Linux is the number one in-demand skill: Open source career trends
Stay on top of the latest trends and top skills in open source careers. The 2018 Open Source Jobs Report has some interesting takeaways for open source professionals and their employers.
The Linux Foundation and Dice.com have released their annual Open Source Jobs Report. Over 750 hiring managers and 6,500 open source professionals were interviewed about the challenges they face, what they look for, and what technology affects hiring decisions.
The pulse of the professional open source world is beating strong and open source skills are clearly rising. Let’s take a look at the trends and figures and see what key findings stand out.
Challenges for developers
For open source developers, there are some consistent challenges seen across the board. While 72% of hiring managers say they are looking for open source developers, developers have some concerns that they wish employers would address.
49% of developers said that their biggest challenge is the lack of training opportunities. Developers are also looking for paid-time to attend conferences and events to grow their skills, and desire more time at work to spend on open source projects. Employers should take note about these concerns to create a better work environment, and thus, better production and results.
SEE ALSO: The growing appeal towards open source
Top sought after skills
What are hiring managers looking for in potential employees? Linux tops the charts with 80% of employers ranking it as an in-demand open source skill. This is a dramatic boost from the 2017 report (65%).
Cloud technology has dropped a bit in popularity, however it still takes the number two spot. Next is web security, which then networking, and finally container technologies. All of these skills have been seen in other similar reports, proving them to be part of a strong skillset.
Top skills affecting hiring decisions
The technologies that most affect hiring decisions closely aligns with what managers look for in potential employees. The number one tech that affects a hiring decision is the cloud, followed by containers. Containers have seen a continuous boost year after year in the OSSJobs report, jumping from 27% in 2016 to 36% in 2017 and now at 57% in 2018.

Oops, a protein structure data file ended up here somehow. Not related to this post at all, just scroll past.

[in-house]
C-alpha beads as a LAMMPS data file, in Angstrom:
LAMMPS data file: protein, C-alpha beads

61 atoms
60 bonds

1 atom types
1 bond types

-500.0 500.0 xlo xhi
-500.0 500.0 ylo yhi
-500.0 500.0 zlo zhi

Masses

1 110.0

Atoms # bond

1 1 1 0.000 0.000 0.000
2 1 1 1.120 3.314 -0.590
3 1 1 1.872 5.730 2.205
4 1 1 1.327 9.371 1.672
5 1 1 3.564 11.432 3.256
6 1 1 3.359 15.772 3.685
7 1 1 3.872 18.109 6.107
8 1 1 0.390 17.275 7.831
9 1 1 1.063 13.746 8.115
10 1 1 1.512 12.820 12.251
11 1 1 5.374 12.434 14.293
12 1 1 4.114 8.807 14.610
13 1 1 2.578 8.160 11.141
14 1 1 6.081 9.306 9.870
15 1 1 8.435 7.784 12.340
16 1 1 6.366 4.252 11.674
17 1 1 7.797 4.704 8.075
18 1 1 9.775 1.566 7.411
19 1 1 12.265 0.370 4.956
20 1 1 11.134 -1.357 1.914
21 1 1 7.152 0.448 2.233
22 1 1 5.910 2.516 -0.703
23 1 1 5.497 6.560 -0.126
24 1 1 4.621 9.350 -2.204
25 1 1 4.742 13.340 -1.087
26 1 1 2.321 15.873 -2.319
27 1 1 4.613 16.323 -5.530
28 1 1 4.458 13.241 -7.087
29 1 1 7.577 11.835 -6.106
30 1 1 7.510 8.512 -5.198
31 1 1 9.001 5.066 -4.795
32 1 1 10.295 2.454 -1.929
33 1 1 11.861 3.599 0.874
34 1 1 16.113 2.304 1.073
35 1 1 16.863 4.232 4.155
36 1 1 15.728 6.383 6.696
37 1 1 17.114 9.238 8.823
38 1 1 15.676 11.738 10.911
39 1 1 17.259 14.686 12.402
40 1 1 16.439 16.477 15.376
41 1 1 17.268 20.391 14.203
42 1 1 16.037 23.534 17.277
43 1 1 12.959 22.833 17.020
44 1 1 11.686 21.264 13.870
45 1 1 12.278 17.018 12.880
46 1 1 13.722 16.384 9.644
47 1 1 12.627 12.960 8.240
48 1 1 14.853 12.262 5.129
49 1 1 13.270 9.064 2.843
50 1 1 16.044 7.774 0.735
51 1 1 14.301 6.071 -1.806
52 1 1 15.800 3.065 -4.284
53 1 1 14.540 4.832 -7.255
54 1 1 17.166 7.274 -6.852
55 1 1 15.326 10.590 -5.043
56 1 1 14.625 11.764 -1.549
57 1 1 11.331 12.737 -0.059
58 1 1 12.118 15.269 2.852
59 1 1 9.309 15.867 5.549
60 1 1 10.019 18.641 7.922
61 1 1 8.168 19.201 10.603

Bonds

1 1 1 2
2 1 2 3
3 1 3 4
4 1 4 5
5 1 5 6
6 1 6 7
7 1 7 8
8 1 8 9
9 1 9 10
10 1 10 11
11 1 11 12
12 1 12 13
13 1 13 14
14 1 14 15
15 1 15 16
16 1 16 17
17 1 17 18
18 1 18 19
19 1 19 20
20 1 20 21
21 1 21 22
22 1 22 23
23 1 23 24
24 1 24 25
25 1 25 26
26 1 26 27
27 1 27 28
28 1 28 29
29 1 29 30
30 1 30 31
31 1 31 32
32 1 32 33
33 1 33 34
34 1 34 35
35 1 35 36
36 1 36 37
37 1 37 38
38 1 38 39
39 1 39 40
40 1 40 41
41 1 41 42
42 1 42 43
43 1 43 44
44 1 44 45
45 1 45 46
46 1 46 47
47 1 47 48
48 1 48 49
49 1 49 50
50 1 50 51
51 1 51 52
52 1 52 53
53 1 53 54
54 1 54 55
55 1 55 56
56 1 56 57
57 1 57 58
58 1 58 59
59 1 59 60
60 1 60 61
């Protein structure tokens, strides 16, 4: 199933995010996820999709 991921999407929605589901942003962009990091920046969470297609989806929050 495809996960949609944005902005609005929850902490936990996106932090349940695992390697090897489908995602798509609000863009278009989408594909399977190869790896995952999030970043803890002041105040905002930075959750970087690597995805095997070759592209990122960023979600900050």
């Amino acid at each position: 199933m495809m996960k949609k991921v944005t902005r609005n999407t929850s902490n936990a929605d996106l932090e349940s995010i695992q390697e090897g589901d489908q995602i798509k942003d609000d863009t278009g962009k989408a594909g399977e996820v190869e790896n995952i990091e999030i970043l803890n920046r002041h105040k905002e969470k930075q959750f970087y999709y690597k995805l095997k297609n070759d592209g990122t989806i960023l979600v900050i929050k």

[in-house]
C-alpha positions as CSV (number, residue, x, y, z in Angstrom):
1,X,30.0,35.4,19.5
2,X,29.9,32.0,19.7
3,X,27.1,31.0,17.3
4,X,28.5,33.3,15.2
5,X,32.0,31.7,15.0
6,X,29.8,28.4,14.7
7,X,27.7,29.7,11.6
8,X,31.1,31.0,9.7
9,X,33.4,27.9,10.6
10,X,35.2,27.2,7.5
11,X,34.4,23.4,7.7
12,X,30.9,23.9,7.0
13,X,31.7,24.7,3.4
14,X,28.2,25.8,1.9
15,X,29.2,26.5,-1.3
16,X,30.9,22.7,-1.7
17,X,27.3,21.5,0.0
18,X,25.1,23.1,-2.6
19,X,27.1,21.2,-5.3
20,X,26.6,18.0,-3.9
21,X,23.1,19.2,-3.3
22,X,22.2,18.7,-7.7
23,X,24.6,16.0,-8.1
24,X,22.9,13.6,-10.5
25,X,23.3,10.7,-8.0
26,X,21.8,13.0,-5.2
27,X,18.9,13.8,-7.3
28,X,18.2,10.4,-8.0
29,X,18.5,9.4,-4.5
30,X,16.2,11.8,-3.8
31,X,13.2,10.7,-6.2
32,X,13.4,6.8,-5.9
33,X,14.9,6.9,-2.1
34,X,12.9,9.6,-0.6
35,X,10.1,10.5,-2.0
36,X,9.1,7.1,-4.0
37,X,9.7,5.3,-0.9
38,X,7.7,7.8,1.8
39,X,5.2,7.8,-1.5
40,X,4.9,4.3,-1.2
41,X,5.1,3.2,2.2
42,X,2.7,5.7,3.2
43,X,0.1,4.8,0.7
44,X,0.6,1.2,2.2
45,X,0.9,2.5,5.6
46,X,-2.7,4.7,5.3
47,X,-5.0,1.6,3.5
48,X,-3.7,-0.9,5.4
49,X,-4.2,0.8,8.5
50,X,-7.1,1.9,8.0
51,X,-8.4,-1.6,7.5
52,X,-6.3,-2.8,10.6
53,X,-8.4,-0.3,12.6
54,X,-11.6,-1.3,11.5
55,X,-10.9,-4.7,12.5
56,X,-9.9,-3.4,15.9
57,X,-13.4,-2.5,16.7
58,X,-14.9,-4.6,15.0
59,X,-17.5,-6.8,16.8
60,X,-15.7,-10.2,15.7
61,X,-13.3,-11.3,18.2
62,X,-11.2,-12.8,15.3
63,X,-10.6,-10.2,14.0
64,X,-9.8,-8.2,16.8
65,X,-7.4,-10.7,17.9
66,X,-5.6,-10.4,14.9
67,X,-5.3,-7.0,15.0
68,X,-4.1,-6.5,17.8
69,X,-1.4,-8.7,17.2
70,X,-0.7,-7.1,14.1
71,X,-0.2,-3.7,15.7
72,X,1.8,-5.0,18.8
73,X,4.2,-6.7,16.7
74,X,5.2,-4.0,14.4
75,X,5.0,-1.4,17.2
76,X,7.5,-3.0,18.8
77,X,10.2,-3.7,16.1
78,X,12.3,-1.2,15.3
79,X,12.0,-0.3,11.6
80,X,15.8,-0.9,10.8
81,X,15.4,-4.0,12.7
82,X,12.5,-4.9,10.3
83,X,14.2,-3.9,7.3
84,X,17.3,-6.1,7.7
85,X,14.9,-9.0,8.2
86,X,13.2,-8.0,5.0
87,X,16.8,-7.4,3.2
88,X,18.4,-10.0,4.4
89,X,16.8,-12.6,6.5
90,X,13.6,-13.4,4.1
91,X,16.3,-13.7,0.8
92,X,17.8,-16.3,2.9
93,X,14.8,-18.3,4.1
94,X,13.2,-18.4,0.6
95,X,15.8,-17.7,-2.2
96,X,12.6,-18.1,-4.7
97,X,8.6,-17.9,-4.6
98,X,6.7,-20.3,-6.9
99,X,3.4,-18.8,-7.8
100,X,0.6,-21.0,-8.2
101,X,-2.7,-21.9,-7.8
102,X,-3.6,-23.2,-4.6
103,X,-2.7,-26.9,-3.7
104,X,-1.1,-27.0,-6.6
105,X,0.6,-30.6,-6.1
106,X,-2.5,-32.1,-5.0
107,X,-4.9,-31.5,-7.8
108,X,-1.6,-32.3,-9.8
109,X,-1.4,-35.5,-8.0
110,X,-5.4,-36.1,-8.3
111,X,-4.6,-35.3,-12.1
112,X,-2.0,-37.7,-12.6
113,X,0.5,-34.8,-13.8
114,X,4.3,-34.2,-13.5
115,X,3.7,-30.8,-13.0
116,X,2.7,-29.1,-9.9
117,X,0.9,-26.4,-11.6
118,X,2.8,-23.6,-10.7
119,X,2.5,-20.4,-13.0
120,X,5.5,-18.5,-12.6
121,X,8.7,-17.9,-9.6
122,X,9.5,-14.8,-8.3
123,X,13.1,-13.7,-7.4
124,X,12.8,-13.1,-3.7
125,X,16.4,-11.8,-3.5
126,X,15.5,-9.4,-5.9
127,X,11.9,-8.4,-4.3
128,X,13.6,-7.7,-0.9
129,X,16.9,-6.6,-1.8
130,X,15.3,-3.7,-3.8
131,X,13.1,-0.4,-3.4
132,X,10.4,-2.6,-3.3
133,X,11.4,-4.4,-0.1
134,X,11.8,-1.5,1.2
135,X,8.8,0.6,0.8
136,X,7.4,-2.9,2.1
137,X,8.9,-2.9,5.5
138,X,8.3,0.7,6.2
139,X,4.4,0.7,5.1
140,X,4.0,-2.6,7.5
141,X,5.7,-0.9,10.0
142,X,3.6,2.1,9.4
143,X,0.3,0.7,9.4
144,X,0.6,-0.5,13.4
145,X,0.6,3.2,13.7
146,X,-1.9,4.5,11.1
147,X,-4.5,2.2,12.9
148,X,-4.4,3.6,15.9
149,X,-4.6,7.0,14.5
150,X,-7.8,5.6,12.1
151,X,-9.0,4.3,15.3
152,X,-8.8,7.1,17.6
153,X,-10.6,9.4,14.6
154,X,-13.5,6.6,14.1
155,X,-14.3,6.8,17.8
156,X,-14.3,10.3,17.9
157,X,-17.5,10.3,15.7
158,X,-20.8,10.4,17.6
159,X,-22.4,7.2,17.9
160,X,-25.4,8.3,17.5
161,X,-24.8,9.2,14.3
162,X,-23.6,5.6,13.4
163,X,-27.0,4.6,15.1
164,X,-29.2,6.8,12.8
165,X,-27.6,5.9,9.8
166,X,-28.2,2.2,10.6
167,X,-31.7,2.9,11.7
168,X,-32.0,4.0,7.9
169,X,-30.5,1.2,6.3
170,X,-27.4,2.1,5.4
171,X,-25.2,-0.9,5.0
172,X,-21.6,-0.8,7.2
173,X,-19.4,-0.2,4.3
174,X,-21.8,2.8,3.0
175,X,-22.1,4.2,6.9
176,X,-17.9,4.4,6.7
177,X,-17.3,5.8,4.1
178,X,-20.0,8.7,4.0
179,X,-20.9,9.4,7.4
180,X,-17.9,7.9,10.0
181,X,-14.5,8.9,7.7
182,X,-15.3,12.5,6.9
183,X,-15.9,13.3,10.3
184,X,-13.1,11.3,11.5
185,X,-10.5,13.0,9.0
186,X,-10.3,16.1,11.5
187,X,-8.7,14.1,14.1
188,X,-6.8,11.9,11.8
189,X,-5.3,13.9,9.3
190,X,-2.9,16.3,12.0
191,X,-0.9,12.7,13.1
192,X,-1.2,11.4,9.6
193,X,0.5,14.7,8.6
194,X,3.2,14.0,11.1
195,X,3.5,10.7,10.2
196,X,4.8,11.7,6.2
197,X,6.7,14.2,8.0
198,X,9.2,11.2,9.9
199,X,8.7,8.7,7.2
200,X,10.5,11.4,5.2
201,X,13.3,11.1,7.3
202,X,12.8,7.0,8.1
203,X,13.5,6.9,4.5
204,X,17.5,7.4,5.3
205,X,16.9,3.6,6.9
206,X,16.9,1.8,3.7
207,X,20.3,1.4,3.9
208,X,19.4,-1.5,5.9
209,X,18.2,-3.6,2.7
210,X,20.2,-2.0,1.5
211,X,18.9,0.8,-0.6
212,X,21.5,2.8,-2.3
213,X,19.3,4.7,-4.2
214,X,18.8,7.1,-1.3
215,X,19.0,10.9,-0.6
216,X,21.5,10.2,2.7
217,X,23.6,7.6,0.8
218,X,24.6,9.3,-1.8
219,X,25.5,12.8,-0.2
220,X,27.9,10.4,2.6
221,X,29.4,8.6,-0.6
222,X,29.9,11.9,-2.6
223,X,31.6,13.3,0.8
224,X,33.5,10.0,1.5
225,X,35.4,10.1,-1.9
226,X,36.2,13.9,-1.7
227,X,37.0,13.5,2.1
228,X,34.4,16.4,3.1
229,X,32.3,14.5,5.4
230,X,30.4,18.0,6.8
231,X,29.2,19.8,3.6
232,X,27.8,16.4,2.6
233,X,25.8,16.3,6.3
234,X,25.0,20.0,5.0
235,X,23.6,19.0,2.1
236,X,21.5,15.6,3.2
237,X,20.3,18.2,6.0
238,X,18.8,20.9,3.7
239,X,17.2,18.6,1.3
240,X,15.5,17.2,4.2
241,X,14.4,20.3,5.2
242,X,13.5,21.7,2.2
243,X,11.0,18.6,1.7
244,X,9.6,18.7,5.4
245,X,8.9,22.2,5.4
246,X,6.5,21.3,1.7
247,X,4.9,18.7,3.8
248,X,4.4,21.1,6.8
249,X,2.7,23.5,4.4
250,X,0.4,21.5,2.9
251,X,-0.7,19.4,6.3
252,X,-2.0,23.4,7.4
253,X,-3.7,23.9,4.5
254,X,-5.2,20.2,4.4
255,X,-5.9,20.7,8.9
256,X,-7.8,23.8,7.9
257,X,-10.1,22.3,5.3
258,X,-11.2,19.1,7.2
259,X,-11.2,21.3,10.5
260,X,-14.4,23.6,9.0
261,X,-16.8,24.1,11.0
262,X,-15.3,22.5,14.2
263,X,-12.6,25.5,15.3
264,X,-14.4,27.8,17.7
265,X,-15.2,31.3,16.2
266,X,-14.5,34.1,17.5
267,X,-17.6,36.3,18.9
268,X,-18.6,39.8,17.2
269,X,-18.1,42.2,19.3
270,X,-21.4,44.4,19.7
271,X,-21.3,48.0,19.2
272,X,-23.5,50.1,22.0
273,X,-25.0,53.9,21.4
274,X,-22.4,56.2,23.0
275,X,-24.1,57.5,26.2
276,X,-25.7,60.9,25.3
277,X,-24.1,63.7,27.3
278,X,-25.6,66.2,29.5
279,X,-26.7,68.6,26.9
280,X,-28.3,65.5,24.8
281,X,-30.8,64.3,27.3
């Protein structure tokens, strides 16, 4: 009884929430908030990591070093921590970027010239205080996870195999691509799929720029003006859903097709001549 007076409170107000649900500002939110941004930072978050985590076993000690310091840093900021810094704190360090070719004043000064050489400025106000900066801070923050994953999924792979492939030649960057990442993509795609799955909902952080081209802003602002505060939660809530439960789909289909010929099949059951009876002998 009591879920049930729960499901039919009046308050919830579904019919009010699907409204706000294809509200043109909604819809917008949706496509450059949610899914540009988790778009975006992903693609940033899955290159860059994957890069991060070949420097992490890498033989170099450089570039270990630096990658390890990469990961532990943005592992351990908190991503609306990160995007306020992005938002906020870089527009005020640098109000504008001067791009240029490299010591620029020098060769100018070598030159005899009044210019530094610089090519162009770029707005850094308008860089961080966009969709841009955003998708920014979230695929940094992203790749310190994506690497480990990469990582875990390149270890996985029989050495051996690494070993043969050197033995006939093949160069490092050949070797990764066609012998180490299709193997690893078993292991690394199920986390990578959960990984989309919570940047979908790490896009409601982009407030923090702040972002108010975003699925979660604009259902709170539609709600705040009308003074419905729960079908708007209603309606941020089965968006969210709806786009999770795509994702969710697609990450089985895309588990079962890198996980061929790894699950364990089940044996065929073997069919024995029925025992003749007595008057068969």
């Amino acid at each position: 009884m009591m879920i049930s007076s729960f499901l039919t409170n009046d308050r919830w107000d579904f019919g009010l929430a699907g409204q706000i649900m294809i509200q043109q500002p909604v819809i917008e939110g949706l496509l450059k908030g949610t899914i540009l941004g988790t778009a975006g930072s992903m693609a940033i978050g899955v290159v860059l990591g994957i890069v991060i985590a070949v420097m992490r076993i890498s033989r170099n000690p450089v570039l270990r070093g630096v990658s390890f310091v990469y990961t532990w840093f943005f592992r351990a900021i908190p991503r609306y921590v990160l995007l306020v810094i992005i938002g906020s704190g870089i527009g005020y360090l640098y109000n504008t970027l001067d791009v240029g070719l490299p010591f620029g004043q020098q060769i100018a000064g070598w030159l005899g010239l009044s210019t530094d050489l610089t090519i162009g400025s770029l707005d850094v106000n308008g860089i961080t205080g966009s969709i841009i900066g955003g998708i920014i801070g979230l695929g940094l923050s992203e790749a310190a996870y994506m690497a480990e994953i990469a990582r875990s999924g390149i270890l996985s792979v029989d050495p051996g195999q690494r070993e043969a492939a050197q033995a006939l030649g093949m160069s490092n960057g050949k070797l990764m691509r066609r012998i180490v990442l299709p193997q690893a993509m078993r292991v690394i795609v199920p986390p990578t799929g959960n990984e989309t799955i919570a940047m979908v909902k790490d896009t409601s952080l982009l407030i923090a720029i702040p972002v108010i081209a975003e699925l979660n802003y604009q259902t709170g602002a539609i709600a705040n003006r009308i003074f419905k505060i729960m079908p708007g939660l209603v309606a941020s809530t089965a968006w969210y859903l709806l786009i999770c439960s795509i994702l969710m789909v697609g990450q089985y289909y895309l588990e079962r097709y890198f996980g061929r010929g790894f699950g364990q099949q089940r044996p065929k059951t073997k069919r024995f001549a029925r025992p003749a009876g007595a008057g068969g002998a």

Will this trend continue in 2019? It is clear that employers are hopping aboard the container train and that employees who excel at this skill will continue to be in demand.
Why work in open source?
Money talks, but open source might speak even louder. While 13% of respondents cited that money influenced their choice to work in open source, there is a more vocal position. 65% claimed that they wanted to work with the latest technology, 64% enjoy the freedoms of open source, and an inspiring 62% of professionals stated that is their passion for open source that motivates them.
Diversity in tech
The OSSJobs report also states that: “Hiring managers believe their diversity efforts are more effective than employees do.” While 70% of hiring managers responded that their diversity efforts are excellent or good, only 52% of professionals agreed with this assessment.
A solid 79% of hiring managers reported that they do proactively seek diversity in their recruitment efforts.
Here at JAXenter, we conducted our own survey about women in tech in 2017 and have a regular women in tech interview series which aims to inspire and bring forward some names in the industry. There are many efforts focusing on getting young women interested in the IT sector, as well as programs that focus on helping members of underrepresented groups as well. The OSSJobs report highlights the initiatives Women Who Codeand Blacks in Technology. We look forward to seeing more and more people enter the tech sector!
As GitLab’s Barbie Brewer said in our women in tech series: “Be strong. Find an area of technology that you are passionate about and then make a difference in that area. Succeed, and then become a mentor to others. Don’t lose yourself. Yourself is wonderful and is enough.”
Download the Open Source Job Report for yourself and see what the data says. Have any additional comments? Share them on Twitter with the hashtag #OSSJobs.